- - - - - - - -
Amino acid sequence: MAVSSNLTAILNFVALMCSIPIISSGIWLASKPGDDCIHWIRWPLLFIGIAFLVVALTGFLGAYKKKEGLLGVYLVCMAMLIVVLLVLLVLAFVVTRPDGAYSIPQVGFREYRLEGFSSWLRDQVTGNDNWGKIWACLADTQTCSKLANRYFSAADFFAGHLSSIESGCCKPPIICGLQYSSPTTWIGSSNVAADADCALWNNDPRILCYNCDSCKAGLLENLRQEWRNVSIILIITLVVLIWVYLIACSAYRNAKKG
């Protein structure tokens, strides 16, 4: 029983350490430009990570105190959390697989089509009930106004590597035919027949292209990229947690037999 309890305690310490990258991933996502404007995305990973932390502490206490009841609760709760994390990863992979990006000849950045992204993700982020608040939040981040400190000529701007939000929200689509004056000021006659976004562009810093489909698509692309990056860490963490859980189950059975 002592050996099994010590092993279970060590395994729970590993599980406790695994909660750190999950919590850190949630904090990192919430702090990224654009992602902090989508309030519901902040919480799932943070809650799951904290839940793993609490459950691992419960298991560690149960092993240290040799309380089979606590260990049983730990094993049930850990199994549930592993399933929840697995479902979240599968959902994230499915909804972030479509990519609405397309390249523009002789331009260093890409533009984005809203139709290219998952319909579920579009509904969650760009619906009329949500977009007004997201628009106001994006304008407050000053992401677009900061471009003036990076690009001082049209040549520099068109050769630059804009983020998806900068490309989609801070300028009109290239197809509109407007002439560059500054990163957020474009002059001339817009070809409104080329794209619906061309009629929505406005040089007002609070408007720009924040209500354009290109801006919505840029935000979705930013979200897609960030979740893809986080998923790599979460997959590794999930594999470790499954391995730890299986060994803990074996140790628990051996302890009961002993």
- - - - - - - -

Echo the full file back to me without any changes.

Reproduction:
Amino acid sequence: MAVSSNLTAILNFVALMCSIPIISSGIWLASKPGDDCIHWIRWPLLFIGIAFLVVALTGFLGAYKKKEGLLGVYLVCMAMLIVVLLVLLVLAFVVTRPDGAYSIPQVGFREYRLEGFSSWLRDQVTGNDNWGKIWACLADTQTCSKLANRYFSAADFFAGHLSSIESGCCKPPIICGLQYSSPTTWIGSSNVAADADCALWNNDPRILCYNCDSCKAGLLENLRQEWRNVSIILIITLVVLIWVYLIACSAYRNAKKG
């Protein structure tokens, strides 16, 4: 029983350490430009990570105190959390697989089509009930106004590597035919027949292209990229947690037999 309890305690310490990258991933996502404007995305990973932390502490206490009841609760709760994390990863992979990006000849950045992204993700982020608040939040981040400190000529701007939000929200689509004056000021006659976004562009810093489909698509692309990056860490963490859980189950059975 002592050996099994010590092993279970060590395994729970590993599980406790695994909660750190999950919590850190949630904090990192919430702090990224654009992602902090989508309030519901902040919480799932943070809650799951904290839940793993609490459950691992419960298991560690149960092993240290040799309380089979606590260990049983730990094993049930850990199994549930592993399933929840697995479902979240599968959902994230499915909804972030479509990519609405397309390249523009002789331009260093890409533009984005809203139709290219998952319909579920579009509904969650760009619906009329949500977009007004997201628009106001994006304008407050000053992401677009900061471009003036990076690009001082049209040549520099068109050769630059804009983020998806900068490309989609801070300028009109290239197809509109407007002439560059500054990163957020474009002059001339817009070809409104080329794209619906061309009629929505406005040089007002609070408007720009924040209500354009290109801006919505840029935000979705930013979200897609960030979740893809986080998923790599979460997959590794999930594999470790499954391995730890299986060994803990074996140790628990051996302890009961002993």